Preparing for a Colonoscopy
Thorough cleansing of the entire bowel is essential for effective results so there will not be a need for retesting. Your gastroenterologist will give you colonoscopy prep instructions which may include a combination of the following: enemas, restriction from eating solid foods a day or two before the test and taking pill-form and/or liquid laxatives.
Additionally, you may be asked to stop taking aspirin or other blood-thinning medications for several days before the test and will not be able to eat or drink anything after midnight the night before the colonoscopy procedure. To avoid dehydration, you should drink clear, fat-free bouillon or broth, gelatin, strained fruit juice (no grape juice or any liquid with red color), water, plain and unsweetened coffee or tea, or diet soda.
Unless otherwise instructed, continue taking any regularly prescribed medication. Your gastroenterologist may ask you to stop taking iron a few weeks before the test, if you are on it. The gastroenterologist will also want to know if you have heart disease, lung disease or any other medical condition that may need special attention.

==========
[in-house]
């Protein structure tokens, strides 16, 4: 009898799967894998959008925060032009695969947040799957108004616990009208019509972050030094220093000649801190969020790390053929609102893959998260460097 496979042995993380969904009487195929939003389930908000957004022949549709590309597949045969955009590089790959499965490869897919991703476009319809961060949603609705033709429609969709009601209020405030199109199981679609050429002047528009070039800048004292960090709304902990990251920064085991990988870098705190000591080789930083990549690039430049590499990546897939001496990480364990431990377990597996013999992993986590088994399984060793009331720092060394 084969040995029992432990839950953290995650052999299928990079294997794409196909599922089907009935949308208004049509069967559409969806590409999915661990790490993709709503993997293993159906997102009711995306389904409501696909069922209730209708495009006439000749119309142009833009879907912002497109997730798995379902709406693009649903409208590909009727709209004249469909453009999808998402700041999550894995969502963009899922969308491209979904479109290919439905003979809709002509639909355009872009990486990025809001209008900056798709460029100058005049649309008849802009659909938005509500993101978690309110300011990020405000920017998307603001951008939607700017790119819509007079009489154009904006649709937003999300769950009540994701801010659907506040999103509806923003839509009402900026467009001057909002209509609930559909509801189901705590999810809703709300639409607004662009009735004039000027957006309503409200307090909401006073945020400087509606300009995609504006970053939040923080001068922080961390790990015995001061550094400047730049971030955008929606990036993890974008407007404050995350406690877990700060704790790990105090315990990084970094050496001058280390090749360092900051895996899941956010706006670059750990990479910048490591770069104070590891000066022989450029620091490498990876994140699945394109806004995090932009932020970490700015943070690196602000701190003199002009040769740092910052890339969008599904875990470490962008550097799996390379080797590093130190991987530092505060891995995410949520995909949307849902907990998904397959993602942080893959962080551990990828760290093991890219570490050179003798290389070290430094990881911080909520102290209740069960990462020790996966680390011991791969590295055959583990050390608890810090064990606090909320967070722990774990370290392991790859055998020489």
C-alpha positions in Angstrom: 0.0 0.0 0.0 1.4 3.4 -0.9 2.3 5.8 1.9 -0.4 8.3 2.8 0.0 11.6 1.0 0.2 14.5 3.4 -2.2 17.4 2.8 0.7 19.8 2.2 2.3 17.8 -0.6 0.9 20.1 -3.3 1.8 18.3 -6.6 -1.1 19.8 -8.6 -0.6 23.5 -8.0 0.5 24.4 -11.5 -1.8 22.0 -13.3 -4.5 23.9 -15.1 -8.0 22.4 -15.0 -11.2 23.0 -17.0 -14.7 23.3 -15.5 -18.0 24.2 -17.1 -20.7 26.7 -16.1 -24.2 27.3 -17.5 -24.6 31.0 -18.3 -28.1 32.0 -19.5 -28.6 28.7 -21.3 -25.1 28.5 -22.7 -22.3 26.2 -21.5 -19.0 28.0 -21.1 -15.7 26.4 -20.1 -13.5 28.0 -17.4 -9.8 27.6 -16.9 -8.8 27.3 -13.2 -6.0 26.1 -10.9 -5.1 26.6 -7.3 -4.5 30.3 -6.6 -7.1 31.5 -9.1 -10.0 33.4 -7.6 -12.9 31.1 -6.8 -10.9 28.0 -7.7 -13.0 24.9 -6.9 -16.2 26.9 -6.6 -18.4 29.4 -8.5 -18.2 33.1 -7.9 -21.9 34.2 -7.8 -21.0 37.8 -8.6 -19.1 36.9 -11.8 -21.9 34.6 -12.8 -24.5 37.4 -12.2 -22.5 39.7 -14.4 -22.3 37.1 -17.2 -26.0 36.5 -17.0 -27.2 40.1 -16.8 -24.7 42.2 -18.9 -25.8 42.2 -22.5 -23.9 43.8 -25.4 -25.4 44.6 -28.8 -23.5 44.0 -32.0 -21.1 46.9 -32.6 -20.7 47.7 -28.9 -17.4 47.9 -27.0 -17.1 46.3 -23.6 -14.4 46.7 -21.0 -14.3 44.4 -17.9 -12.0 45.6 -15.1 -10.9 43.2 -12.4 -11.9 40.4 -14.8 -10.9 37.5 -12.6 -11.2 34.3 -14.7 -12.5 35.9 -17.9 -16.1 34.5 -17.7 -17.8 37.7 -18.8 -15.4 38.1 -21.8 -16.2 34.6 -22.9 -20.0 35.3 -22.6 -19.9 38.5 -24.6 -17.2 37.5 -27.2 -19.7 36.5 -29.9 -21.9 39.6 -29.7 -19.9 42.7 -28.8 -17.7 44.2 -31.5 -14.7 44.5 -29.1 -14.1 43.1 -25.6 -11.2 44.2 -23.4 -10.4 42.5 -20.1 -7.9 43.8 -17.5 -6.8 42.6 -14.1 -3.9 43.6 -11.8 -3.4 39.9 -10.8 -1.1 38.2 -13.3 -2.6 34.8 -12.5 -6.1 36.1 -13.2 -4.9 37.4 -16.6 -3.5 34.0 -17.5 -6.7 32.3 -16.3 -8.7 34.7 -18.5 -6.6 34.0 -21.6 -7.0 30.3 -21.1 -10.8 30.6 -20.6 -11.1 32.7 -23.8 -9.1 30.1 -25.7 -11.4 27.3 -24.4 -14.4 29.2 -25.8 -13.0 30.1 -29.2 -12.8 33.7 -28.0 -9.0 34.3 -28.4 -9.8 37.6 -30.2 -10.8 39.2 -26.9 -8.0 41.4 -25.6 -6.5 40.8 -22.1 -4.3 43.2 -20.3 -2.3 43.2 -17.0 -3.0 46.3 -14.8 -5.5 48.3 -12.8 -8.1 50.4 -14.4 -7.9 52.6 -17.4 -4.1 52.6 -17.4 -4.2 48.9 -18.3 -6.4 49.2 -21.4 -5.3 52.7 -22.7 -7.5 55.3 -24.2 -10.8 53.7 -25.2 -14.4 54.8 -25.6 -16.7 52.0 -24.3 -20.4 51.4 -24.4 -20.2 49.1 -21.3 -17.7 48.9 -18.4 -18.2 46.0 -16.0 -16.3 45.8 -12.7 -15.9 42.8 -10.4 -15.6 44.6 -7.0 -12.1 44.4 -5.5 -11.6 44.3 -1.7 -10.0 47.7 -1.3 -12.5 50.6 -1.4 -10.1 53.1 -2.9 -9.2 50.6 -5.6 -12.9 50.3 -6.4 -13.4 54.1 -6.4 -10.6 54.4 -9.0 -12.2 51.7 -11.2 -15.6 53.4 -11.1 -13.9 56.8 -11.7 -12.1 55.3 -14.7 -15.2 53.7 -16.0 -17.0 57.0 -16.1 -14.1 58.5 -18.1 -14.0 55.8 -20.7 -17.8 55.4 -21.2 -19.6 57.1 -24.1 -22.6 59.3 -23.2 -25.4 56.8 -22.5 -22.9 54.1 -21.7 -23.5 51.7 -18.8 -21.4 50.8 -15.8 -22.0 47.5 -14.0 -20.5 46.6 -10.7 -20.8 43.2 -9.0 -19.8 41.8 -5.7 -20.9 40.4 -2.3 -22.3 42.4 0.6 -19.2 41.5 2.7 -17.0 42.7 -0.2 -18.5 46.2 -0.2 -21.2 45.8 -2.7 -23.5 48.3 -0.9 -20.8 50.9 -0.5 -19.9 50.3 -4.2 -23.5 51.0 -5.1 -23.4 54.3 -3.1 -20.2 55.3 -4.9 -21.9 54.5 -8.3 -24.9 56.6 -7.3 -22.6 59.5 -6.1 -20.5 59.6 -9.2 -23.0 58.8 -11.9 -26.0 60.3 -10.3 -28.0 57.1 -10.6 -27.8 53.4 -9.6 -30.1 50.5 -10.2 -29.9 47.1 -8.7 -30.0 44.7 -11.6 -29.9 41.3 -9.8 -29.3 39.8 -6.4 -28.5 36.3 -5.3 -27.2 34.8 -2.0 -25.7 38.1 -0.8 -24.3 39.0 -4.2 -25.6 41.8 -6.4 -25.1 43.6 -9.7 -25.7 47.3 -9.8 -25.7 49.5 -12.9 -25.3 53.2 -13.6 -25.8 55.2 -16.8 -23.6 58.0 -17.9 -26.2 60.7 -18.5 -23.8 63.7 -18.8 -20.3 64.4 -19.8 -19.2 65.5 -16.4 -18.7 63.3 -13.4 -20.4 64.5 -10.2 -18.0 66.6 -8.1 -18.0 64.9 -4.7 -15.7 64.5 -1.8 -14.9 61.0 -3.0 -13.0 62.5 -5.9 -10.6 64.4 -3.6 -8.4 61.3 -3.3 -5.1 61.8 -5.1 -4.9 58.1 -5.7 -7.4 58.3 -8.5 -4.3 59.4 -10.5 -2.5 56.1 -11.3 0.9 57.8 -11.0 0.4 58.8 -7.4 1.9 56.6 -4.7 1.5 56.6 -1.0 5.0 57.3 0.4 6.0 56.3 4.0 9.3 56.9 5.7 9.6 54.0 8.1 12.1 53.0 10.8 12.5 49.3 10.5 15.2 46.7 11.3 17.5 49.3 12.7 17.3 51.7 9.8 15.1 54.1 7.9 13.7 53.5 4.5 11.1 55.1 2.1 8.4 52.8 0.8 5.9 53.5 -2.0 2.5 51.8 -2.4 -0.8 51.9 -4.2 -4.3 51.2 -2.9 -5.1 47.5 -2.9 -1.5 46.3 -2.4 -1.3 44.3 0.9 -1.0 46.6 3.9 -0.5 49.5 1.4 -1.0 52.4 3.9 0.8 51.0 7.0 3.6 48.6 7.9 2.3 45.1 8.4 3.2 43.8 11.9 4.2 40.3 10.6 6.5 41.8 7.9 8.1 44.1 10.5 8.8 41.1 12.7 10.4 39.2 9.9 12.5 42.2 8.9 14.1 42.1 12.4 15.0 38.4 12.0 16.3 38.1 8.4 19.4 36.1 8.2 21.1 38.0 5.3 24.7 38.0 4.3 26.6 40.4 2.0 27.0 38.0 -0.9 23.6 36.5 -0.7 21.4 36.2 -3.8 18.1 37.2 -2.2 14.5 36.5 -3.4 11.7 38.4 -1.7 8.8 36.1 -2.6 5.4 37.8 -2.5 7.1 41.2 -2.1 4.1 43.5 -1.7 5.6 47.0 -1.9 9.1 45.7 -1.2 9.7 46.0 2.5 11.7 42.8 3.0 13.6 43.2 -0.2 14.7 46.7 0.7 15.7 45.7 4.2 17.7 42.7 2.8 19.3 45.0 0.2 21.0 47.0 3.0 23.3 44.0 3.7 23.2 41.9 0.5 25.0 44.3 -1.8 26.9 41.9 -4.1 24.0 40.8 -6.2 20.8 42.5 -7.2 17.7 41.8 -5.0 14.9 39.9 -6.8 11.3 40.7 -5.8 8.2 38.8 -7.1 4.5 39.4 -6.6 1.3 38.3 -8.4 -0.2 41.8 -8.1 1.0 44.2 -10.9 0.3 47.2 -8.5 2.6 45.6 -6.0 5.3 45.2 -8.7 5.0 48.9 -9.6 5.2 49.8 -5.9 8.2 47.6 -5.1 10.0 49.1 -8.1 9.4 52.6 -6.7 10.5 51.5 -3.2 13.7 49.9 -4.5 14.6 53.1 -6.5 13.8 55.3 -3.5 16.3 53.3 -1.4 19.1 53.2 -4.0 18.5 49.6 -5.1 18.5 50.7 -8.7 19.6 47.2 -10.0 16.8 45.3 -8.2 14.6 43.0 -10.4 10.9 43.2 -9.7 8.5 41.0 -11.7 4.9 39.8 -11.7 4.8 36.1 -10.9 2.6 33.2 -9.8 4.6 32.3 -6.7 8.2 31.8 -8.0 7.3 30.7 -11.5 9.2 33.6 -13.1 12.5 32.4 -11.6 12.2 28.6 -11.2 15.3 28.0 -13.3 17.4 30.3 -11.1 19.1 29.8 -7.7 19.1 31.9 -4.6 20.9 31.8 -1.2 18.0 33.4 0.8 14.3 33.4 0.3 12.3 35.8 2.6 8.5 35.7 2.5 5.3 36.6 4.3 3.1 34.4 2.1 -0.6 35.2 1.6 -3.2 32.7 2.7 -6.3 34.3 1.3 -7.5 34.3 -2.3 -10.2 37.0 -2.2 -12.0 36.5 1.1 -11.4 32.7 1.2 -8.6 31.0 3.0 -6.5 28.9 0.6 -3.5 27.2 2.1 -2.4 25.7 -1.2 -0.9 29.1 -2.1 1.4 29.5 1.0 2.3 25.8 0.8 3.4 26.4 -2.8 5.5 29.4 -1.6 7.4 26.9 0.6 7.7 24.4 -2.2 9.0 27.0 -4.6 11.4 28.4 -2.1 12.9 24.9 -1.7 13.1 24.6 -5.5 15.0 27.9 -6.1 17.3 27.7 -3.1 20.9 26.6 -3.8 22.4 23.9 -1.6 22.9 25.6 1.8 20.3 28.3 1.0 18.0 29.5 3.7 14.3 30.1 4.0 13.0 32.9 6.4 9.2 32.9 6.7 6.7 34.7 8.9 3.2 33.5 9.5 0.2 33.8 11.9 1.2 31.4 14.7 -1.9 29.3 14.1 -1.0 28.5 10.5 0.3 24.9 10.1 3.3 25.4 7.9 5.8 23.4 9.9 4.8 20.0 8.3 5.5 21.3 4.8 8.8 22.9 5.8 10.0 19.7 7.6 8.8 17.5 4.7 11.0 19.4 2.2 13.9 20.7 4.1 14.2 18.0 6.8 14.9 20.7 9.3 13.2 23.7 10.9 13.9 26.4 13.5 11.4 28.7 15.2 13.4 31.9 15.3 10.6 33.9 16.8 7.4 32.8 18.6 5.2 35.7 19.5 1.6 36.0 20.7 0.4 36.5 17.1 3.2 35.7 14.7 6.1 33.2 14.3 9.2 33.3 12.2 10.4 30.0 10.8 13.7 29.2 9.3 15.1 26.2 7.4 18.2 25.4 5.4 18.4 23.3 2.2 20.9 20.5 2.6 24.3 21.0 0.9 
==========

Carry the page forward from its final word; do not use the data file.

Finally, you will need to arrange for someone to drive you home after the procedure because lingering, subtle effects of the sedation will make it unsafe for driving until the next day.
The Importance of Thorough Colonoscopy Prep
Since most patients receive a sedative and are not awake during the actual procedure, it’s the preparation that most people dread. Horror stories about bad-tasting laxatives and the constant trips to the bathroom may be scary, but it’s important to keep the end result in mind. The goal is to empty the colon completely so you can have a successful and thorough colonoscopy. What could be worse than going through the colonoscopy prep and then having to repeat the whole process because the results were inconclusive?
Compared to the three hours you should plan to spend at the center on the day of a colonoscopy, the prep day is much longer. A successful colonoscopy cannot be done without a complete cleansing, so you must follow all steps correctly. If you are at average risk for colon cancer and your colonoscopy is clear, you will likely not have to have another colonoscopy for 10 years.